By Andrew Tracy Silence is Martin Scorsese’s best film in 20 years—since Kundun (1997), in fact, which also happens to More →
By Jordan Cronk
As an agent for acclimation, alcohol is one of our most proven resources. In the cinema of Hong Sangsoo, it’s less a casual commodity than a conduit for conducive social interaction, a property of both emotionally collateral and physically direct engagement. The characters portrayed in the prolific South Korean auteur’s work drink incessantly, to the point of excess and usually beyond, beer and soju bottles strewn geometrically across dining tables in an array of intuitive designs (and never further than arm’s reach, of course). As befits a filmography featuring heavy drinkers, written and directed by a heavy drinker—Hong is known to encourage, shall we say, method acting as the occasion sees fit—Hong’s narratives are often unpredictable proceedings, as restless or volatile as any given individual in the director’s dilated purview. It’s almost as if in Hong’s universe, as opposed to (most of) our everyday lives, liquor itself is the constant and emotion is the variable, as likely to facilitate communication as it is to reduce the same to simply a series of loaded, unconscious mannerisms.
This unstable configuration of erratic characterizations grafted onto shape-shifting chronologies is what has kept Hong’s approach fresh each time out, even as he has studiedly avoided deviating from such a deceptively modest aesthetic model. If his work has felt at times more like variations on a very specific set of themes rather than a meditation on any sort of broad sociological issue(s), this has lent the whole of his corpus a consistently familiar, intimate sense of (dis)comfort. Just as each drink presents new visual, physical, and emotional obstacles for the imbiber to negotiate, so too does each new Hong film construct a set of thoroughly recognizable but novel interpersonal challenges for its characters to navigate, matters which can lead to confrontation, communion, or, best-case scenario, commitment.
Yet while Hong’s recent fascination with female leads and a general (and likely temporary) shift toward a more deceptively linear storytelling mode might seem to signal a potential sea change in his methodology, his most recent efforts still play more as a concentration of his established thematic and conceptual concerns rather than a concerted shift in emphasis. It’s thus that Hong’s pair of 2013 world premieres, Nobody’s Daughter Haewon and Our Sunhi (the former bowing in Berlin, the latter in Locarno), share more than calendar space. As per their respective titles, these female-focused fictions take a single principal protagonist as their subject, a centralized configuration that Hong has seemingly been working toward recently: both Oki’s Movie (2010) and In Another Country (2012) featured women in the lead role, though in both cases these characters worked more as catalysts for the greater deconstruction of the male sexual id than as true female portraiture. Furthermore, both those earlier films made a point to emphasize their structural ingenuity, a strategy which Haewon and Sunhi dispense with. Nevertheless, both establish internal patterns, recycle motifs (both visual and, surprisingly, auditory: each film features diegetic uses of music which work almost as theme songs), and feature a number of the same actors. If Hong does concern himself with one specific theme across these two films, it’s our collective pursuit of an earnest and engaged emotional understanding—or, as one character in Our Sunhi rather bluntly proclaims, “Sooner strangle an infant in his cradle than nurse un-acted love.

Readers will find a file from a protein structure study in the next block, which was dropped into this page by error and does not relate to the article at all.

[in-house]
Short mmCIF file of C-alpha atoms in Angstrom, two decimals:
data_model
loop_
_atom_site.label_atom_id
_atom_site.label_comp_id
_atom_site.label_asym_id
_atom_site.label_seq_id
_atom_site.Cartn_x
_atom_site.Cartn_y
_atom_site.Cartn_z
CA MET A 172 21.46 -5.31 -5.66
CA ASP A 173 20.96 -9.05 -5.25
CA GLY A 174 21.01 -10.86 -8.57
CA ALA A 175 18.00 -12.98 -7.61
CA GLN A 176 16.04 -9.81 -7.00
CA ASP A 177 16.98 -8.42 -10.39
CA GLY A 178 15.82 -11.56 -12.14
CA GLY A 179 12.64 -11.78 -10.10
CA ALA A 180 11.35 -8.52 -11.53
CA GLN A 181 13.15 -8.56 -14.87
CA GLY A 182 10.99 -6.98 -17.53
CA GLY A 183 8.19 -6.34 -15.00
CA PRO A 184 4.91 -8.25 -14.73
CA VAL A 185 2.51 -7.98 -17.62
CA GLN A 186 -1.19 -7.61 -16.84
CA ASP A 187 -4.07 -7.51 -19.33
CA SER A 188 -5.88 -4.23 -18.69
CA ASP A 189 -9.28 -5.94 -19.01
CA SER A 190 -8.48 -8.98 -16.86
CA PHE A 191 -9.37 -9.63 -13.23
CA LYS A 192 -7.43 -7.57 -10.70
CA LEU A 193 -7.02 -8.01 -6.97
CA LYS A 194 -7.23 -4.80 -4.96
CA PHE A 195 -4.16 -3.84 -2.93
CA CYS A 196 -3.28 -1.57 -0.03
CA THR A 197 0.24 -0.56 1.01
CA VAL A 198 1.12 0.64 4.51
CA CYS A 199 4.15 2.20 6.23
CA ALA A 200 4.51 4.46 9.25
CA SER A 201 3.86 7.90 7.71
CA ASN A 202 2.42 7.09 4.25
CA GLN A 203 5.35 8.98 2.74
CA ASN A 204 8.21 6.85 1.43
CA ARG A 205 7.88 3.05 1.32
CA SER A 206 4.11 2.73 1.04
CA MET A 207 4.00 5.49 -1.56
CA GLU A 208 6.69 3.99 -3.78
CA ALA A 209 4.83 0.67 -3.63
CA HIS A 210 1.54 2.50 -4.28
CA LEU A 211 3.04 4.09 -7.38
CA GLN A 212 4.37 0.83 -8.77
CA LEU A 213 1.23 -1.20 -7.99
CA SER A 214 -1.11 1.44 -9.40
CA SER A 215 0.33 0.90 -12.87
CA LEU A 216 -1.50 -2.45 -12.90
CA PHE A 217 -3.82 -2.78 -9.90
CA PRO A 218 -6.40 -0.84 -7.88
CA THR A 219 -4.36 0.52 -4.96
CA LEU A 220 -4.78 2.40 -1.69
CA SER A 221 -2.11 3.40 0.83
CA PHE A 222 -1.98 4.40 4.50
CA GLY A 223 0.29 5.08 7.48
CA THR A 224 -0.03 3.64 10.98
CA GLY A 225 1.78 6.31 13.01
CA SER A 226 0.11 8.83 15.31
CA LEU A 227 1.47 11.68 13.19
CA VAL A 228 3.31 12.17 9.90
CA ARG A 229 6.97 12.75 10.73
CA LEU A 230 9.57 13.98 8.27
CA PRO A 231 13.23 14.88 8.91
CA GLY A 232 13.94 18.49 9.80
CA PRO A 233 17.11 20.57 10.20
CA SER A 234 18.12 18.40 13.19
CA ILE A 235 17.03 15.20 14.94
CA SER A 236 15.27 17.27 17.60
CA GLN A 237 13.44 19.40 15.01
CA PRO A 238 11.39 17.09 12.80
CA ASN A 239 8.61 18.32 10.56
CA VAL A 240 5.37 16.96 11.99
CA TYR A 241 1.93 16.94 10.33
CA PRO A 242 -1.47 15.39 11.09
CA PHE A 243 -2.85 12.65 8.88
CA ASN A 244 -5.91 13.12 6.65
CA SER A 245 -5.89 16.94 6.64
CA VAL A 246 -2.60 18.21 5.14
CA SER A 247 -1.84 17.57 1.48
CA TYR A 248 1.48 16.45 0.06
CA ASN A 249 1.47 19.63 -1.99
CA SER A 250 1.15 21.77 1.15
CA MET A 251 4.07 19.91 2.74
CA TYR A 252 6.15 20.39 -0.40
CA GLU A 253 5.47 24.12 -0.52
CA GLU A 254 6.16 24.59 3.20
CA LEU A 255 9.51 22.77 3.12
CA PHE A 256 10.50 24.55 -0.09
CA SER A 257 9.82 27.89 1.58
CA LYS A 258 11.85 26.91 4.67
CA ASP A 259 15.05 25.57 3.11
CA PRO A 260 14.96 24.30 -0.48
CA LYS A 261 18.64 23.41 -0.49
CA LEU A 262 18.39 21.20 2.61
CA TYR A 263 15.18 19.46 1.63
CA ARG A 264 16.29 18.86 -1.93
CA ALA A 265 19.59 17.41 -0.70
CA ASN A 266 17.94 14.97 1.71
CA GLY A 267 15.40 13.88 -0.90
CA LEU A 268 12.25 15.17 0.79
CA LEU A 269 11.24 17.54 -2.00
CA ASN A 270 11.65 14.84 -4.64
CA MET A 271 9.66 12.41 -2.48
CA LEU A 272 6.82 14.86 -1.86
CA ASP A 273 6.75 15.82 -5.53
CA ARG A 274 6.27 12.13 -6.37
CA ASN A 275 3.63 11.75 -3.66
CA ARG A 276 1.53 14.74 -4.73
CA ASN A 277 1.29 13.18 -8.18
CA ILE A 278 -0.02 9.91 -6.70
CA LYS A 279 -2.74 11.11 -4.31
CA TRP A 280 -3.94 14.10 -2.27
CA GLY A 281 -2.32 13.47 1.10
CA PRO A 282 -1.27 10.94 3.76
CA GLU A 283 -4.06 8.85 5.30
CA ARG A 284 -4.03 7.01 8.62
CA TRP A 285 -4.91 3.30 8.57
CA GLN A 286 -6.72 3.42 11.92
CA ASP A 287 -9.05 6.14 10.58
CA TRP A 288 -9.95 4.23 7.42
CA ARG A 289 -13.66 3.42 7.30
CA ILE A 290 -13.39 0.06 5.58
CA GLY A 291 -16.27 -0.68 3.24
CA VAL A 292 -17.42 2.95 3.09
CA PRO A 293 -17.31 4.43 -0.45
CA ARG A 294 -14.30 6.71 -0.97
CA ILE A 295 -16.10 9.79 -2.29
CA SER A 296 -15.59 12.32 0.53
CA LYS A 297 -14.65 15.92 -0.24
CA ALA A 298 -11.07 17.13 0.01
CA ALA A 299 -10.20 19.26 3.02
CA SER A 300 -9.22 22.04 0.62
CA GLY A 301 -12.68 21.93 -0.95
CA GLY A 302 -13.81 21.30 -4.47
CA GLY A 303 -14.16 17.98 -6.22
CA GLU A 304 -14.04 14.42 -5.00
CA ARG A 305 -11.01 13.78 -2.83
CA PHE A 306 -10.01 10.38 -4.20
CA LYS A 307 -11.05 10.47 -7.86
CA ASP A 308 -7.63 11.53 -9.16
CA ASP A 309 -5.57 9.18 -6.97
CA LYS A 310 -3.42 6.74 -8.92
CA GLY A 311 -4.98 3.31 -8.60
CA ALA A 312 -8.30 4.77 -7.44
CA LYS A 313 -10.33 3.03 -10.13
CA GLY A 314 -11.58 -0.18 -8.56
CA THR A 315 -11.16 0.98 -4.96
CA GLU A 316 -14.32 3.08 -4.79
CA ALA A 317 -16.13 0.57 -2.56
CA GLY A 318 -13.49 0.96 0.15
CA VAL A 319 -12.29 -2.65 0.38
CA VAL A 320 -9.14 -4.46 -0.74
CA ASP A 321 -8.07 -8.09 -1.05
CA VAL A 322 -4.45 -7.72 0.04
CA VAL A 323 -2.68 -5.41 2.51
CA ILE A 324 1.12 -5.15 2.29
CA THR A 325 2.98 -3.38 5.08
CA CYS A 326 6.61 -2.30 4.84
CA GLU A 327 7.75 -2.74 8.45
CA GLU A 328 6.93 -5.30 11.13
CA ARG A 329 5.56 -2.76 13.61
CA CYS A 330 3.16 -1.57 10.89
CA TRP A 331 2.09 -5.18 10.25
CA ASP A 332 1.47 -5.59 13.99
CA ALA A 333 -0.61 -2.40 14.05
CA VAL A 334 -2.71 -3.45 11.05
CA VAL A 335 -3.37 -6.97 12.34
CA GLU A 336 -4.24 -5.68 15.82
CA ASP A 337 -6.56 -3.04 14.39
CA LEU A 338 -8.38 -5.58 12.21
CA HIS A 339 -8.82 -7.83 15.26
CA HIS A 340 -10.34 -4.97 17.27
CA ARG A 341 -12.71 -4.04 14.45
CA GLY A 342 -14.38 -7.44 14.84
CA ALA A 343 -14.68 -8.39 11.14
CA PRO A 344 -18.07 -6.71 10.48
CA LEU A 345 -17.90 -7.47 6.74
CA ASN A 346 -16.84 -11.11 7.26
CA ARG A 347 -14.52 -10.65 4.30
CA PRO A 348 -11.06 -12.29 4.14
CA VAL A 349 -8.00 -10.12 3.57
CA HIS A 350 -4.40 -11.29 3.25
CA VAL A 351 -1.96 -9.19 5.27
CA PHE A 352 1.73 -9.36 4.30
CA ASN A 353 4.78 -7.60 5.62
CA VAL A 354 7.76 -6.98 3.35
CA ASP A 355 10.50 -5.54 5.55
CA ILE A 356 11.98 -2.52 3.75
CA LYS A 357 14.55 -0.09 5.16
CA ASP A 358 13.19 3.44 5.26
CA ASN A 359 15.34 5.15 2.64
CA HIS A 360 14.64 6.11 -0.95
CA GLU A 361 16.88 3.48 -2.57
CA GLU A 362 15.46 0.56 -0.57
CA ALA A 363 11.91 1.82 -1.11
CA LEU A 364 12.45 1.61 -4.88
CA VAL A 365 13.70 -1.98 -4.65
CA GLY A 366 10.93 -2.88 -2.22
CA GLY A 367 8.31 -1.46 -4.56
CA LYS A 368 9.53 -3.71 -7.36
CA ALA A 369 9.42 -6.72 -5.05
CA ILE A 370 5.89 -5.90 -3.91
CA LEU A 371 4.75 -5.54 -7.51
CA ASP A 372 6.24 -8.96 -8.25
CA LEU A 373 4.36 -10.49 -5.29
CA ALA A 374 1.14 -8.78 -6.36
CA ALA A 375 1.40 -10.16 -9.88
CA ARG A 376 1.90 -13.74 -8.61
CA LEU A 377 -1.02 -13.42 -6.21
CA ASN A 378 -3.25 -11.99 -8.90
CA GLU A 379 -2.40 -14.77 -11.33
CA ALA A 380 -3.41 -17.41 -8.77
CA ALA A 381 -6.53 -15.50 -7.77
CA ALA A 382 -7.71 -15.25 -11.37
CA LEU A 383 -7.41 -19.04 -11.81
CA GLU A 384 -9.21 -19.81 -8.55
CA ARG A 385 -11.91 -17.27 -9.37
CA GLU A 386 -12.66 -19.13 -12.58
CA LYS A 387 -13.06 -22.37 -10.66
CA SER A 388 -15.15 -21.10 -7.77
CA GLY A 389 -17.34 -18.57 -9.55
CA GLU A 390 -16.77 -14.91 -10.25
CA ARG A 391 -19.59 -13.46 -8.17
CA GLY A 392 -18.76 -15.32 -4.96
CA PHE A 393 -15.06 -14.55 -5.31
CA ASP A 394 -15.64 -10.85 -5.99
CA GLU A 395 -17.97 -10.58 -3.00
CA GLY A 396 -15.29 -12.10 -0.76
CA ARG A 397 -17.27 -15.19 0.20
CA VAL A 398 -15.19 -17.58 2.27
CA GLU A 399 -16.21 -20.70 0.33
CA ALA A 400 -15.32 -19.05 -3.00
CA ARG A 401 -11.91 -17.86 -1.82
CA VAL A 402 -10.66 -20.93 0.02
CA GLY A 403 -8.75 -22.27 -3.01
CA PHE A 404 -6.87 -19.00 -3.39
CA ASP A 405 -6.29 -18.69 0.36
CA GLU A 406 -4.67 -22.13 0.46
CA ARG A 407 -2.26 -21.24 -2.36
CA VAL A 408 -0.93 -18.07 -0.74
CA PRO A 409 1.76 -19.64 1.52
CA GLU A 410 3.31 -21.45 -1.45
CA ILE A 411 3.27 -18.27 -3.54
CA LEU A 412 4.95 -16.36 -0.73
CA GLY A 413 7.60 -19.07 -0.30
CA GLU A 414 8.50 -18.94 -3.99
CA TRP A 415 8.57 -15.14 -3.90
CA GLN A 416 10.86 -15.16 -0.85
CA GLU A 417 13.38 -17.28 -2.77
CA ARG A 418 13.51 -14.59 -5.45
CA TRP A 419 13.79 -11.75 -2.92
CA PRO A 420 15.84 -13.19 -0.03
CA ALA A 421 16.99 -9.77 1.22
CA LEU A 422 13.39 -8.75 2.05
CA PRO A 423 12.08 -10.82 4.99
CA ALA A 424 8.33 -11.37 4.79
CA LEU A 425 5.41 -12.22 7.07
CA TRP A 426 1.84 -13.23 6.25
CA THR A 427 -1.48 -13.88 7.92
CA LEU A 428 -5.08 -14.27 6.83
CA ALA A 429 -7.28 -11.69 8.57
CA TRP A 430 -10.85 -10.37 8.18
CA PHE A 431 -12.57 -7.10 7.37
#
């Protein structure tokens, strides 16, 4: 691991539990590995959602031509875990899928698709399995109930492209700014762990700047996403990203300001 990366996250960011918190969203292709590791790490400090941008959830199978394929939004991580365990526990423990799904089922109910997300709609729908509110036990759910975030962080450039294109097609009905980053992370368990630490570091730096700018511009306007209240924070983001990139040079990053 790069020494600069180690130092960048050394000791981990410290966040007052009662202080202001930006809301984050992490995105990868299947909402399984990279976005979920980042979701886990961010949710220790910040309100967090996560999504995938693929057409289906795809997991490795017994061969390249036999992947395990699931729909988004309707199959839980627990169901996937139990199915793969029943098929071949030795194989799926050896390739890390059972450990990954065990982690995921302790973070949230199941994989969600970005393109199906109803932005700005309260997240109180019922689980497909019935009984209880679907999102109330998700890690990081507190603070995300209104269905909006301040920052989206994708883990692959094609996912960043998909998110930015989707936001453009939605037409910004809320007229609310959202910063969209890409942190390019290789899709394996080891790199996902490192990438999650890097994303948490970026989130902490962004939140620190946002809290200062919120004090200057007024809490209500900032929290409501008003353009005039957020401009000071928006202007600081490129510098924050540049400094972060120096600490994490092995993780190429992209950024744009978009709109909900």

Refreshingly streamlined, both Haewon and Sunhi proceed without concession to a larger conceptual schema (though Haewon does employ first-person, diary-like narration and elliptical dream sequences, these are mostly a means of contextualization). Rather than push the meta machinations of Oki’s Movie, the near-phenomenological revisionisms of The Day He Arrives (2011), or the comedic triangulation of In Another Country even further, Hong instead opts to let these films breathe simply by observing his central characters as they navigate the waters of collegiate-age romance and regret. Hong sets both stories in motion in a notably similar fashion: in short order, both of Hong’s heroines unexpectedly cross paths with mysterious figures—a vacationing celebrity (Jane Birkin, playing herself) in Haewon and a stylish, chain-smoking potential suitor in Sunhi—who, never to be seen again, inadvertently motivate each protagonist to act upon dormant feelings. This, of course, inevitably leads both ladies back to the comforts of the bottle, adding another soused and besotted duo to Hong’s growing gallery of disenchanted, self-destructive protagonists.
Of the two ladies, Haewon (Jeong Eunchae) is the more reckless and indulgent. After her brief encounter with Birkin and a subsequent exchange outside a café with a young man, which her mother facilitates and encourages her to build upon, Haewon contacts her ex-boyfriend, a professor named Seongjun (Lee Seongyun), out of both loneliness and convenience. The two meet, drink, and attempt to duck his former students, only to end up seated in a restaurant surrounded by these very same people for another of Hong’s expertly written, uncomfortably candid conversation scenes. Seongjun, now married and a part-time film director (Hong’s most commonly assigned vocation, prompting an easy correlation between himself and his male characters), is questioned incessantly as the group eats and drinks and drinks some more, and is put on the spot about everything from his profession to his break-up with Haewon to the effect their relationship (once a teacher/student controversy) has had on their group dynamic. Whether roused by Haewon’s invite or persuaded by guilt, Seongjun soon begins his romantic pursuit of Haewon again, losing sight, as Hong characters tend to do, of everyday obligations and commitments.